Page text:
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Josh Marshall

Josh Marshall is editor and publisher of TalkingPointsMemo.com.

Articles by Josh

Okay, from the ridiculous to the sublime, only in reverse.

Adam Nagourney's piece in the Times gives the standard run-down of Wes Clark's seemingly imminent announcement of his candidacy. He puts a bit more flesh on the story than Dan Balz in the Post and leaves less doubt about the outcome.

But look at the quote he got from Mark Fabiani ...

He's an intriguing figure. You spend any time with him and you realize he is a prestigiously talented person with an extraordinary record. He would be a very potent candidate.


Here's my question: what the &#$% is a "prestigiously talented person"?

This piece by Dan Balz is Friday's Washington Post strikes me as a very accurate assessment of the swirl currently whipping around Wes Clark and the pressure on him to get off the dime.

Aha! More news about Dean Campaign Manager Joe Trippi's 'he's-begging-to-be-our-VP' dirty tricks campaign against Wes Clark. This from the just-posted edition of USNews' Washington Whispers ...

And forget about that talk that all the retired four-star general and former NATO boss wants is the veep nomination. Supporters say that's a dirty-tricks campaign pushed by rival Howard Dean who's scared of a Clark candidacy. Says Frisby: "Wes Clark firmly believes that he is the best choice to be president, not be vice president or hold any other government post."


Leave it to TPM to bring you the scoop first.

And in this just-released AP story signaling Clark's decision to run, see these two grafs ...

While mulling his options, Clark has met with several presidential contenders who covet his endorsement and might consider him for a vice presidential slot. He met Saturday with former Vermont Gov. Howard Dean, who said it is too soon to talk about political alliances.

"There is a lot of vetting that would have to be done before you would have those kinds of discussions," Dean said when asked whether he had discussed the vice presidency with Clark.



In other words, the Dean camp is trying to pooh-pooh the bogus spin they floated to the Washington Post only yesterday.

Oh, what a tangled web we weave ...

Is the Dean camp trying to set up Wes Clark? (Yep, I'm talkin' about you, Joe!) This piece in today's Post says Dean and Clark "discussed the vice presidency at a weekend meeting in California." Read down into the article and there doesn't seem to be that much there there. But the story got picked up on CNN too. And now the story of the day is not those very active discussions Clark is having about his own presidential run, but the potential 'Dean/Clark alliance'. And if Clark decides to get into the race after all, doesn't that mean that he wobbled, that as recently as this week he was thinking of taking the number two slot from Dean, or endorsing Dean? (His opponents want to play to the 'indecision' meme, remember.) I think that's what some people would like us to think. The Post calls those people "sources familiar with the [Dean/Clark] discussions." But I think we can imagine who those folks might be.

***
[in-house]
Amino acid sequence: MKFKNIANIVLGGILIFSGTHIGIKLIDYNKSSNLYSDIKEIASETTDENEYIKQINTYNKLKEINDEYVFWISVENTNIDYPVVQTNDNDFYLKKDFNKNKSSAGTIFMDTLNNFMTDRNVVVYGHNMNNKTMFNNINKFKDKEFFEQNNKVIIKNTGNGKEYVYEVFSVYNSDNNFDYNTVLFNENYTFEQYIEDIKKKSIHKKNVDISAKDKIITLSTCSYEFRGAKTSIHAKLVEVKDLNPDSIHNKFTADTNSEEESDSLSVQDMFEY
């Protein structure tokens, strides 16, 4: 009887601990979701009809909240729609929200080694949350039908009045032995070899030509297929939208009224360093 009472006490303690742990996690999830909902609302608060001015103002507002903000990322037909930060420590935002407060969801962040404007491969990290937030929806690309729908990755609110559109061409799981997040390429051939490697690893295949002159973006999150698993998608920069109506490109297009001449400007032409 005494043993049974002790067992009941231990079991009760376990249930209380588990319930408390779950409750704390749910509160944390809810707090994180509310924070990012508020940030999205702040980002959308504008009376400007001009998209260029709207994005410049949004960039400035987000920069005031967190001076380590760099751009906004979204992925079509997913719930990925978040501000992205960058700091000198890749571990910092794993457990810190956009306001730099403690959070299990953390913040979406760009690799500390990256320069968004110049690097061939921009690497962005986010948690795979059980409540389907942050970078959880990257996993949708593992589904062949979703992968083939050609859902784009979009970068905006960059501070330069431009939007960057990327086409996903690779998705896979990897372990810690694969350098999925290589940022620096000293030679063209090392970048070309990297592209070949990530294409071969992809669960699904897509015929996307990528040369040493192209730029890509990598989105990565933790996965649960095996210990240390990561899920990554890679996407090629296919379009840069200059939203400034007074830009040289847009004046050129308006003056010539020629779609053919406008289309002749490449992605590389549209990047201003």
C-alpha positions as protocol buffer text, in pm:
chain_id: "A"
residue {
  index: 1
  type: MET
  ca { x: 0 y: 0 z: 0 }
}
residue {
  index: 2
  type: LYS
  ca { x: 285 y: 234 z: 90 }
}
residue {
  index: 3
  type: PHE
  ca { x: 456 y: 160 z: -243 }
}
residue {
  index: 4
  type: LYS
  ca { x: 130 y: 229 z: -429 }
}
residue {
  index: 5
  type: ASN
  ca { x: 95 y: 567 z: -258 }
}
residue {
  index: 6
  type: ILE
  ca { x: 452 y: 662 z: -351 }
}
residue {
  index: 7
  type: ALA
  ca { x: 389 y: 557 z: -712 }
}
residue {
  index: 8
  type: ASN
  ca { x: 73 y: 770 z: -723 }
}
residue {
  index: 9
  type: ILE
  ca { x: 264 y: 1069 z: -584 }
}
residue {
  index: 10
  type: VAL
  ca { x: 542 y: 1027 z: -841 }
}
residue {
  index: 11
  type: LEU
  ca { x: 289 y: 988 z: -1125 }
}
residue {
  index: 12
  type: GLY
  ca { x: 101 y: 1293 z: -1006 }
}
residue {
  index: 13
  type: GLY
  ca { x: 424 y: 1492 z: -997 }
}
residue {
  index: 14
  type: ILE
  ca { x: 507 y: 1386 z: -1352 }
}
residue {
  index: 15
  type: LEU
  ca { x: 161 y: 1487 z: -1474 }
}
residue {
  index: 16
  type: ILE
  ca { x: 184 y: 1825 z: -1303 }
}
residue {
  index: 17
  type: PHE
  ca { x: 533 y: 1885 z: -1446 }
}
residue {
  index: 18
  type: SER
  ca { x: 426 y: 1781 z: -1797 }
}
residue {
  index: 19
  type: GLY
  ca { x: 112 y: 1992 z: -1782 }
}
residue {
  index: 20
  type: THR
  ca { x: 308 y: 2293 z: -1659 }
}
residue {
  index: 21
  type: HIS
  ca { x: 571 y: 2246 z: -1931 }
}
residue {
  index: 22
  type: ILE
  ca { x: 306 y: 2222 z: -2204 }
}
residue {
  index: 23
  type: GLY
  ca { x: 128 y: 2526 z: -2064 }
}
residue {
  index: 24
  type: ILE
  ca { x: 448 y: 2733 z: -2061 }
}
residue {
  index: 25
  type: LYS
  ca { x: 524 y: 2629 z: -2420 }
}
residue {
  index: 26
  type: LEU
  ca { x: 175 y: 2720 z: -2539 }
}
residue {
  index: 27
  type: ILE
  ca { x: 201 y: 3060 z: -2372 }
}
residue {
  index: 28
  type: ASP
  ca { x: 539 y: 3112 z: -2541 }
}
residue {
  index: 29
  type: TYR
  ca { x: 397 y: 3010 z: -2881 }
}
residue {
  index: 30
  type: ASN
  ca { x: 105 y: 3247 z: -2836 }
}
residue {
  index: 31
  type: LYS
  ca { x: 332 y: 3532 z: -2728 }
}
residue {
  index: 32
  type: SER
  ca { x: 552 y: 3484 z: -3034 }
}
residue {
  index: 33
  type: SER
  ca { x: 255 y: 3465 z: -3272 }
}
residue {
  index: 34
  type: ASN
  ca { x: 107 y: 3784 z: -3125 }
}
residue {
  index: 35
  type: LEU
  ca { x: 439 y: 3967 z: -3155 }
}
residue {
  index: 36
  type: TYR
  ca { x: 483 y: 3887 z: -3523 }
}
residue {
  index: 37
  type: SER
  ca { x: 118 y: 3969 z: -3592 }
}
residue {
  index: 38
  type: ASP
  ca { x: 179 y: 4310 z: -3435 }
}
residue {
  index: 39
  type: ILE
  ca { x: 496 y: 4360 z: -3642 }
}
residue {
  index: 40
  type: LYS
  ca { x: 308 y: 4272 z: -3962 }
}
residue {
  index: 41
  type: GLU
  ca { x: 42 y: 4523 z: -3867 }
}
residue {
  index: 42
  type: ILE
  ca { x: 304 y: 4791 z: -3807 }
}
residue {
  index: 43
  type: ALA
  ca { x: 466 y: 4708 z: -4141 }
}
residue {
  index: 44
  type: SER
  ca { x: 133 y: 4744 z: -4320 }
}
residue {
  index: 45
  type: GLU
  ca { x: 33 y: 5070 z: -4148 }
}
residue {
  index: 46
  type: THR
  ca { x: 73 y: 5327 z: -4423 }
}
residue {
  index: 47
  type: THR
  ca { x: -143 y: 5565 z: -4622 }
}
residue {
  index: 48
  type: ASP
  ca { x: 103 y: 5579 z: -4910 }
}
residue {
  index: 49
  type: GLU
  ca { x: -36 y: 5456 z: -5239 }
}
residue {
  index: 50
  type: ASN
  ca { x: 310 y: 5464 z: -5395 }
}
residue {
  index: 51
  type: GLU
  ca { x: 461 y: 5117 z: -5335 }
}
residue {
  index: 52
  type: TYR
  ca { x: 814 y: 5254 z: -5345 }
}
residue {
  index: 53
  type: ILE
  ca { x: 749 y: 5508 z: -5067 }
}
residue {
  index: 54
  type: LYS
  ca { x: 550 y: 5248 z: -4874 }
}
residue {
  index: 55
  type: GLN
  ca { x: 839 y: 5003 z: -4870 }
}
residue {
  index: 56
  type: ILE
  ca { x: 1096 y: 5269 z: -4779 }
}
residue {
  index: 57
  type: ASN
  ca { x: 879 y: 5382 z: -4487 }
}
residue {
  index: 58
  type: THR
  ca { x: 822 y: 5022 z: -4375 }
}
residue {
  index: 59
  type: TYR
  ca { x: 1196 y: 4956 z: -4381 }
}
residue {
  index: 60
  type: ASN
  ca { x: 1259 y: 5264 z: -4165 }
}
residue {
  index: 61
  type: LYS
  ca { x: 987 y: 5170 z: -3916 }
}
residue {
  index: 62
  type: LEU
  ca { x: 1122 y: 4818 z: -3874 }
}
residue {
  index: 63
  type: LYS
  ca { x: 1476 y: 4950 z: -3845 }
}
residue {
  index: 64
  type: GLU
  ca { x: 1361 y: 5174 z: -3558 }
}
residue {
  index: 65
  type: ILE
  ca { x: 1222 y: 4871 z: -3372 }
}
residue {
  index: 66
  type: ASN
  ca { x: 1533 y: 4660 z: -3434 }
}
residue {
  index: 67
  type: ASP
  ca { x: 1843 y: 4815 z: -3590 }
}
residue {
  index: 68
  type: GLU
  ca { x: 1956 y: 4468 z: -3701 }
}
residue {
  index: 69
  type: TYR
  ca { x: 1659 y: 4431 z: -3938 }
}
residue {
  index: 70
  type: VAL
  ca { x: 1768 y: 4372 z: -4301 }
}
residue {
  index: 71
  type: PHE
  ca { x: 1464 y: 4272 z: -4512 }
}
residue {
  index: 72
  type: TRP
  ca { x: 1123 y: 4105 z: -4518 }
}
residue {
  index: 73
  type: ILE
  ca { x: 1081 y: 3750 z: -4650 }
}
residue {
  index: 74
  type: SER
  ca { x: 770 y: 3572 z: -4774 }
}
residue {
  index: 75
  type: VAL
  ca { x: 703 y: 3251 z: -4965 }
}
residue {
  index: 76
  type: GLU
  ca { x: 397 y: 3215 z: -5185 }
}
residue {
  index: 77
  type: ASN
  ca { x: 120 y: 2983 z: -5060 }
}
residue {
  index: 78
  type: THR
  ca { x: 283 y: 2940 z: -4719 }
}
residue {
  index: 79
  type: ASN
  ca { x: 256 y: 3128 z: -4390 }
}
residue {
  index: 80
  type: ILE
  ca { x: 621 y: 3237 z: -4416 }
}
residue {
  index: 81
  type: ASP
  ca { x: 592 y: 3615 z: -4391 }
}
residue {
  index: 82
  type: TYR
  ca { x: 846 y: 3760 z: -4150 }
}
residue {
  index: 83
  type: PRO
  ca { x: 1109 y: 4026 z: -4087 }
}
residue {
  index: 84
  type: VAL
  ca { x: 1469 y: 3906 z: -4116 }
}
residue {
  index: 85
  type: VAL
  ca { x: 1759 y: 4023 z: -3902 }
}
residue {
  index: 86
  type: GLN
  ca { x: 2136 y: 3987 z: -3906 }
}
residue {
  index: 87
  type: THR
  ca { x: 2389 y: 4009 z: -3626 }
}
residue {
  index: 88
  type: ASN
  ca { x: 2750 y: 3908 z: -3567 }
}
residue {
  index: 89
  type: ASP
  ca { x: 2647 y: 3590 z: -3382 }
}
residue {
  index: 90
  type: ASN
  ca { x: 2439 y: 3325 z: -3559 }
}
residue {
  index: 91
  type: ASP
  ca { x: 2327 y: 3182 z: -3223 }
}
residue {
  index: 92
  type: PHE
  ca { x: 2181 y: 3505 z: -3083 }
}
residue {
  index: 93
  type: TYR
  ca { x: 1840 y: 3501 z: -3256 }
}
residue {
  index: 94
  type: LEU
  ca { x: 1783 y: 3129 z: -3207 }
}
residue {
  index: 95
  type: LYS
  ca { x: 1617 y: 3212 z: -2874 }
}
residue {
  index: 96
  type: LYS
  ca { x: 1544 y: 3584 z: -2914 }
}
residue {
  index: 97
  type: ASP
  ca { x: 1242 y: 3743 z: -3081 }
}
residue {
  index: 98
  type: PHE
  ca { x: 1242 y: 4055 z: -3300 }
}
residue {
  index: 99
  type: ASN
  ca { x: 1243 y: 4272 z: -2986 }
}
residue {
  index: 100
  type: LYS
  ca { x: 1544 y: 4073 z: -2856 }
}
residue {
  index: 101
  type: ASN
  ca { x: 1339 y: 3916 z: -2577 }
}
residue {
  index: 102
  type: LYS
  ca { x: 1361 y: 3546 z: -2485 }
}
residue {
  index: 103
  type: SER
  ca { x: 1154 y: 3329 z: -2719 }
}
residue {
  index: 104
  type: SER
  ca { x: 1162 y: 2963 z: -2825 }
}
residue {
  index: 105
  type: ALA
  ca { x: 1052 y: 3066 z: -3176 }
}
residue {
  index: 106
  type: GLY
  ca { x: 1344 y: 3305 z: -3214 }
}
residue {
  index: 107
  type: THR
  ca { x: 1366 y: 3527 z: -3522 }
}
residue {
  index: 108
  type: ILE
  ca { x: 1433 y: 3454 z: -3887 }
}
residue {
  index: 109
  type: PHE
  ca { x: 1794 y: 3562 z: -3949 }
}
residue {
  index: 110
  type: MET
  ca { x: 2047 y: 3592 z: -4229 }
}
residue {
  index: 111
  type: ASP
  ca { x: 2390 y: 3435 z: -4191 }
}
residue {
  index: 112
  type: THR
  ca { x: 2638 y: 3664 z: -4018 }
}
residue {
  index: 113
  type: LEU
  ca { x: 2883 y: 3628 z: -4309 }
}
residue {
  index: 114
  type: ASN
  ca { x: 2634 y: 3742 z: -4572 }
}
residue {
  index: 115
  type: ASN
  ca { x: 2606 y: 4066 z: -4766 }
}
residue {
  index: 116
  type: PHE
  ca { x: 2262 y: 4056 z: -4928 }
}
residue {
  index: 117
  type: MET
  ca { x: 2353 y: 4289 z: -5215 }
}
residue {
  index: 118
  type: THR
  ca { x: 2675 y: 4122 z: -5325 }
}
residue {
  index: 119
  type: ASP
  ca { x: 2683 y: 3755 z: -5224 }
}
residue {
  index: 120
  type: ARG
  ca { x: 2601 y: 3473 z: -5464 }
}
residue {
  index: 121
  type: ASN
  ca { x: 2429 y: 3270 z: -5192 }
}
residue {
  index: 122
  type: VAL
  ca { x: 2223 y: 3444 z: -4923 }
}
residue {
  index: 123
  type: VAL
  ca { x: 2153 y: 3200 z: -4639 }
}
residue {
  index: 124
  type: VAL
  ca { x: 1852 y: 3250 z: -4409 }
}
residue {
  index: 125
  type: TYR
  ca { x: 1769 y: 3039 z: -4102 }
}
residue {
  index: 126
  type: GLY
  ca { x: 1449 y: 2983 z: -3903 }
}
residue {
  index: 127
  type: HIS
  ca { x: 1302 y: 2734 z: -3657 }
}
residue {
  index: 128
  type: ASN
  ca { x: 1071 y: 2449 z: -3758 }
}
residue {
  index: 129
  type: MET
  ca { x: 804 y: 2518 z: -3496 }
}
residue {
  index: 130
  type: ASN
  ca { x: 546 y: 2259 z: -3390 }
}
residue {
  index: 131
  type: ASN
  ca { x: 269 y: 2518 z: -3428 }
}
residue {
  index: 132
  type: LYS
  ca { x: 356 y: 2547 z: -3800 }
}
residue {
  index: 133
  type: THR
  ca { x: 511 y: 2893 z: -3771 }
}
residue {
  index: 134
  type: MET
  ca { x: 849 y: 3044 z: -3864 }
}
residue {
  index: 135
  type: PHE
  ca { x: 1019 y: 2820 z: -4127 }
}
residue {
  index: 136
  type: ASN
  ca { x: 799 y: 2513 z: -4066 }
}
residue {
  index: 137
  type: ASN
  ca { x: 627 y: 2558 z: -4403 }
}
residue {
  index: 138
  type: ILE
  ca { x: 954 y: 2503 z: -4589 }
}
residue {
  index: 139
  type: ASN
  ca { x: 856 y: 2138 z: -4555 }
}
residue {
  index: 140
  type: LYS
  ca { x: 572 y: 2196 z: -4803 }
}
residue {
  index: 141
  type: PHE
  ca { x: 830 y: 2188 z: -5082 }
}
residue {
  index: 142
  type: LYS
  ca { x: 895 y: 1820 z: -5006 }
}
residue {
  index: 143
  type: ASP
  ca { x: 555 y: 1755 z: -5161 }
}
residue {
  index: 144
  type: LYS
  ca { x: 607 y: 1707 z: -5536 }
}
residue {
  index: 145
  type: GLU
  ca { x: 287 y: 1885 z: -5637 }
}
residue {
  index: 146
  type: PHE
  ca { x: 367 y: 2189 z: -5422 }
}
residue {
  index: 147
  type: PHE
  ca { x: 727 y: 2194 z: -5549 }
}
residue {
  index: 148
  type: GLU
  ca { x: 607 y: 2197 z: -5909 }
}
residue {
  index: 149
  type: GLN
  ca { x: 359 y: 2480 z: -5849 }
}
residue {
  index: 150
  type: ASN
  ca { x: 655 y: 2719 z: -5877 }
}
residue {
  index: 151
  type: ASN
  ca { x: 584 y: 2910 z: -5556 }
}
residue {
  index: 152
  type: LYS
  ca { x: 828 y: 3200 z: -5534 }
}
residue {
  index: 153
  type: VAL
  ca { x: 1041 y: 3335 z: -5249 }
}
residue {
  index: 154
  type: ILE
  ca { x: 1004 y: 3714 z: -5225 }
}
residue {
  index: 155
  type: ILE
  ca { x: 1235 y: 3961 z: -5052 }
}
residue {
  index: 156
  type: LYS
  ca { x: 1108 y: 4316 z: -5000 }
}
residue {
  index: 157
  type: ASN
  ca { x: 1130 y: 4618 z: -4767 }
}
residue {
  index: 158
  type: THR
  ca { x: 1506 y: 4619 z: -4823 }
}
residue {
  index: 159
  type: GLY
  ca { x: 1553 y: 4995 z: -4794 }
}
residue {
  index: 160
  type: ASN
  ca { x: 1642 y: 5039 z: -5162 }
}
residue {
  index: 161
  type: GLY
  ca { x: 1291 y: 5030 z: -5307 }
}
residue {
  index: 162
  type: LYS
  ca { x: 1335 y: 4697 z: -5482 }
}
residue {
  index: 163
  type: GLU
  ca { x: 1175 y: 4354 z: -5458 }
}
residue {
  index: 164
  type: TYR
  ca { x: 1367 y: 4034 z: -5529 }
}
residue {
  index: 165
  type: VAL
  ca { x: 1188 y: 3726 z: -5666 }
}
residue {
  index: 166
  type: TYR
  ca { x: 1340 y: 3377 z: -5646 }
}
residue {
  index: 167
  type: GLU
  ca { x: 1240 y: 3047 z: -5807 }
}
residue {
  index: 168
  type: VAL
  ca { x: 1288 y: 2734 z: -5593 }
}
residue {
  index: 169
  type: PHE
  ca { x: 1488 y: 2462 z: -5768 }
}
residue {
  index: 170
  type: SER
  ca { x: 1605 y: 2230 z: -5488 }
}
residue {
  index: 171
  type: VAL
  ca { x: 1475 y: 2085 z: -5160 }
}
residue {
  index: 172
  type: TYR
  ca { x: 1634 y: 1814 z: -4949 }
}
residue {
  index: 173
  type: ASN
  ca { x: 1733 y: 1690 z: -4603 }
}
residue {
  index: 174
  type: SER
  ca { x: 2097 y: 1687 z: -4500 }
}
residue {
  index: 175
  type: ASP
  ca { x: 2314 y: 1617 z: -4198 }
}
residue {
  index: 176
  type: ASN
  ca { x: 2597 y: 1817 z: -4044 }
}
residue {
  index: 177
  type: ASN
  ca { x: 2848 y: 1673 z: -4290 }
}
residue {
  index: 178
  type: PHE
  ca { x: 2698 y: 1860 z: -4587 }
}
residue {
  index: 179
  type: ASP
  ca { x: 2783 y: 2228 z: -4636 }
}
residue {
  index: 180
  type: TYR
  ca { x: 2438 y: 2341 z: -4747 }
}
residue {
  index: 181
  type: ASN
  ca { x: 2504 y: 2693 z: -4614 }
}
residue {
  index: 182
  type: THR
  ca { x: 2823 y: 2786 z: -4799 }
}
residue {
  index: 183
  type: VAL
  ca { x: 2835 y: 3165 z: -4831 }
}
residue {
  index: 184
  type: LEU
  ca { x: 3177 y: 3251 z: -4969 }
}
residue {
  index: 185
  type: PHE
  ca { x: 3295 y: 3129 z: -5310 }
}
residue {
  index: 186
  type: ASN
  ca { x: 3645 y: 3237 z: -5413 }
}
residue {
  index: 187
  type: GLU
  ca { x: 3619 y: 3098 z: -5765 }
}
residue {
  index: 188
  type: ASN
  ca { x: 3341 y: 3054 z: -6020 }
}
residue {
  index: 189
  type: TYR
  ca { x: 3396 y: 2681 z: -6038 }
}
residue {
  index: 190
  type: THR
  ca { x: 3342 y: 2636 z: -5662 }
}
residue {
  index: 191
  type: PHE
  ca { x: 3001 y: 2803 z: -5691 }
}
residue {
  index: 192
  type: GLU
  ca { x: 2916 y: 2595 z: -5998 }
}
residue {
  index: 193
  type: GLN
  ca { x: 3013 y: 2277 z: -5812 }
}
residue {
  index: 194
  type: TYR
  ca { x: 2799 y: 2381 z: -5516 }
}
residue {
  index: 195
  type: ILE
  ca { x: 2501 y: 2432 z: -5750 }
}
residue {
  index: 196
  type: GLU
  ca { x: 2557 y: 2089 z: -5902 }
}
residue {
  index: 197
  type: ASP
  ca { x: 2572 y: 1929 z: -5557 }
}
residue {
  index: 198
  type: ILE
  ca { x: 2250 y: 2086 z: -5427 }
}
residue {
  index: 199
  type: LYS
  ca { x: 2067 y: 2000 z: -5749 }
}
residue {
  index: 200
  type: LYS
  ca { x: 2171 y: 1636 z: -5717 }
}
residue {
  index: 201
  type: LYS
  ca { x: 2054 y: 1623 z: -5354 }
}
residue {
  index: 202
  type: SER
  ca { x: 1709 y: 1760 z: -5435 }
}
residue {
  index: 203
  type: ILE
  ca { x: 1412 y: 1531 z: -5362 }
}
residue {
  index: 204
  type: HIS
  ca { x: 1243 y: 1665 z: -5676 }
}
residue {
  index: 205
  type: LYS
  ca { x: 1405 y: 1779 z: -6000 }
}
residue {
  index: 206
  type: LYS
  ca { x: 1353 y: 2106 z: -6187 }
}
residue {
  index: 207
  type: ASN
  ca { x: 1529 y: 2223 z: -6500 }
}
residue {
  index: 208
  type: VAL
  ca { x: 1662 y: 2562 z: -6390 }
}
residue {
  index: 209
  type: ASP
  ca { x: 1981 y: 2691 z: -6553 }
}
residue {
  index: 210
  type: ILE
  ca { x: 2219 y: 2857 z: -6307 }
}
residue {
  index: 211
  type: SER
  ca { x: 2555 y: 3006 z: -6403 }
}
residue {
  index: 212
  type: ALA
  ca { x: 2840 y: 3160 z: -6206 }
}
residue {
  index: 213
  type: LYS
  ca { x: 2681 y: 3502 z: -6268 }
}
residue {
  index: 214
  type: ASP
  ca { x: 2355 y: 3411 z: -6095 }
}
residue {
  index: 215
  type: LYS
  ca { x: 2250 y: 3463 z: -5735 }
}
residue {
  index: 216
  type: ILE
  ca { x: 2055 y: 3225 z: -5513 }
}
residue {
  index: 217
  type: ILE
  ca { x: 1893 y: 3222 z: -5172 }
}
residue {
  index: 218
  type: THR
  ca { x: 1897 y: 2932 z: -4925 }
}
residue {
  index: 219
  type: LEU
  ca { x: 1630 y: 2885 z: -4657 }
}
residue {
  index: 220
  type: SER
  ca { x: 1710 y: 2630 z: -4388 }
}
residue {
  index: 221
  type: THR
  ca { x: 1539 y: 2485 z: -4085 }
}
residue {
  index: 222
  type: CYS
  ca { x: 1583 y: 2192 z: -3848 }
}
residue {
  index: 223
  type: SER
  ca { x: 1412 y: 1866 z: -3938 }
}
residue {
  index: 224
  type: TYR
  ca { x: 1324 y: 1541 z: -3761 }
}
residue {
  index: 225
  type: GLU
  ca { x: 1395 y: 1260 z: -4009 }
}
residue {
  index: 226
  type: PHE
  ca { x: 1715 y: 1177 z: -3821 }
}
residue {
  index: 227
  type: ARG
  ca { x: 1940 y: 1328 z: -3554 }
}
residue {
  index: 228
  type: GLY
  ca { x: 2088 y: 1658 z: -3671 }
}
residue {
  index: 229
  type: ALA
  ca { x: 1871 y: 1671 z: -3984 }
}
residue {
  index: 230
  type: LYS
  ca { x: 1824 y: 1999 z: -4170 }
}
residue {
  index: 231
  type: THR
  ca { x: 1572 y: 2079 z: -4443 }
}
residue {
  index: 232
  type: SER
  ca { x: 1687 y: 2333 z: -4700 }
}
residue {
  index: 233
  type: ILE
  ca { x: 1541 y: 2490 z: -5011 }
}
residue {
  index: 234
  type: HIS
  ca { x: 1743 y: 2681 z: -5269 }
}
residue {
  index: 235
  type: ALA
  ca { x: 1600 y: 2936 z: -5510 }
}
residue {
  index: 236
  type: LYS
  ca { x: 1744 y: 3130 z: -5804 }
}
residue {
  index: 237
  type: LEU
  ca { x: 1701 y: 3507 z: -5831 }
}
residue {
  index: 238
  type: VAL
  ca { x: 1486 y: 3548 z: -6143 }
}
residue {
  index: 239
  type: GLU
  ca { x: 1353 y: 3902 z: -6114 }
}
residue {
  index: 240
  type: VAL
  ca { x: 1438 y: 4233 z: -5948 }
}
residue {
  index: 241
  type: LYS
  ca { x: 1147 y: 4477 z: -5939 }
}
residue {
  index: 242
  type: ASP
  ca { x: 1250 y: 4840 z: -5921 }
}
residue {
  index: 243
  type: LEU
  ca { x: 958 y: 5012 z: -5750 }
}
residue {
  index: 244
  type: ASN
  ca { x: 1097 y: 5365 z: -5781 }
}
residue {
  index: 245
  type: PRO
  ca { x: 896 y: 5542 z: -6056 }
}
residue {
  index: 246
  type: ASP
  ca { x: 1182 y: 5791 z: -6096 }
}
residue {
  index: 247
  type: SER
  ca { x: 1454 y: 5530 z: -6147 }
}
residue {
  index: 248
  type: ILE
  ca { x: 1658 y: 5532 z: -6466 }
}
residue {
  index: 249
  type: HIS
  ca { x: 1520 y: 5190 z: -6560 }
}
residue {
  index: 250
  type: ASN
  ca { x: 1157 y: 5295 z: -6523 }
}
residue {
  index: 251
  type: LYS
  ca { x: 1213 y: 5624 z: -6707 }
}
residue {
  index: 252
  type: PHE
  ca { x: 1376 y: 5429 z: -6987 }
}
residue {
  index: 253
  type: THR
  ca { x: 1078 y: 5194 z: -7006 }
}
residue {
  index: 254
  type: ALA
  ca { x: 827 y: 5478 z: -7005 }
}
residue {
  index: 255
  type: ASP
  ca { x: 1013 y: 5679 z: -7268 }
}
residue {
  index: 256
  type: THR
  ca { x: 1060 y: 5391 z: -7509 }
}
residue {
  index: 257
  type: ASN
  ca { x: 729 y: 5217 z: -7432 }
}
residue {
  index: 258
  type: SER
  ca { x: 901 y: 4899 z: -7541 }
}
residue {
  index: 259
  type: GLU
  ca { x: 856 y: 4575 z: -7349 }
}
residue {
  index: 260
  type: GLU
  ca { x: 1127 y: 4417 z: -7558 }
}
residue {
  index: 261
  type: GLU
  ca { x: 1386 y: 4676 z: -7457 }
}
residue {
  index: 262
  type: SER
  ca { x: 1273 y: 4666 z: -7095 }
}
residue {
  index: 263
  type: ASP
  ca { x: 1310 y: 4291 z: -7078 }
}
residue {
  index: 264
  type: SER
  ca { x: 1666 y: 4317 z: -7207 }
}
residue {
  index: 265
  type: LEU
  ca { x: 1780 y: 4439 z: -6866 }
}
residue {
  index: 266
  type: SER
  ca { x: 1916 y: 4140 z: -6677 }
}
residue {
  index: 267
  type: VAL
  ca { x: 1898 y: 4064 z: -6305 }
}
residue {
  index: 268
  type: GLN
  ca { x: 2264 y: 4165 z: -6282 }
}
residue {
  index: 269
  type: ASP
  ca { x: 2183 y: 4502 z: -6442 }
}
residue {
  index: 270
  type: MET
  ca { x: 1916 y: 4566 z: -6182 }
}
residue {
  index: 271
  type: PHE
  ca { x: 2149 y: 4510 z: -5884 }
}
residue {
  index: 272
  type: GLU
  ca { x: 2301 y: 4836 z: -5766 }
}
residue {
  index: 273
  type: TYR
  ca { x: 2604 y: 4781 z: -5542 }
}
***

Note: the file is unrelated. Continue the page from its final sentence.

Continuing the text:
Two years ago today I rolled out of bed in the morning, still semi-conscious and half asleep. As I walked into my living room --- the TV was still on from the night before --- I saw the second plane slam into the World Trade Center and explode in an orange and black fireball.

I'll never know whether that was a live shot or a replay of the images from a few minutes before. It was just after nine. Still groggy, I had a hard time processing what I had seen. I knew it was a big deal. But I didn't at first grasp just how big a deal.

When I sat down at my desk my girlfriend was already typing out messages on IM from her office at work. Had I seen? Where was I? They (she worked on Capitol Hill) were next, she said.

Beside watching the plane crash into the building, what stands out in my mind about those few minutes was that I asked her why she was so sure it was terrorism.

Partly --- mainly, I think --- this was because I was still only half awake and still trying to process what I had seen. I'm not sure in those first moments I was quite clear on how large the planes were. But certainly part of what was happening was that I was still for a moment living in a pre 9/11 world, where something like this was still hard to comprehend, hard to imagine.

Then she said something like: Two planes one after another in to both buildings? What do you think it is?

With that, suddenly everything snapped into place. The sleep fell from my eyes. My mind cleared. Everything was obvious.

A few moments later she typed out a quick message: they were evacuating.

This weekend I watched a CNN documentary about September 11th. 'Documentary' is probably too grandiose a term. But the images and recollections still cut into me. Perhaps more than I'd expected, perhaps because it had been some time since I had seen some of these pictures.

There was one set of images that got to me most, ones I didn't remember seeing before. As we all have, I'd seen many times the crushing images of bodies falling the hundreds of feet from the upper floors of the towers. But I hadn't seen or didn't remember the close-ups, the zoom-ins of people on the upper floors leaning out the windows and waiving shirts or clothes into the air, trying to grab the attention of helicopters circling nearby, hoping for help.

To me these sorts of images are worse than all the rest, the bodies falling, all of them. There is something unbearable about seeing people clinging to hope when, you know, there is no hope. Their fate is sealed; they just didn't know it yet. Those were the pictures that even today made me grit my teeth and twist up my face.

Watching brought me back to the newness and rawness of those first hours and days. I recalled the images of the president getting the first word from Andy Card about the attacks, the later ones of his touring ground-zero and talking to the assembled search and rescue crews. I found him an inspiring leader in those moments. And not simply because it was such a traumatic event. I never thought much of the criticism that President Bush didn't get back to Washington till late that evening. I thought he served admirably in those first days.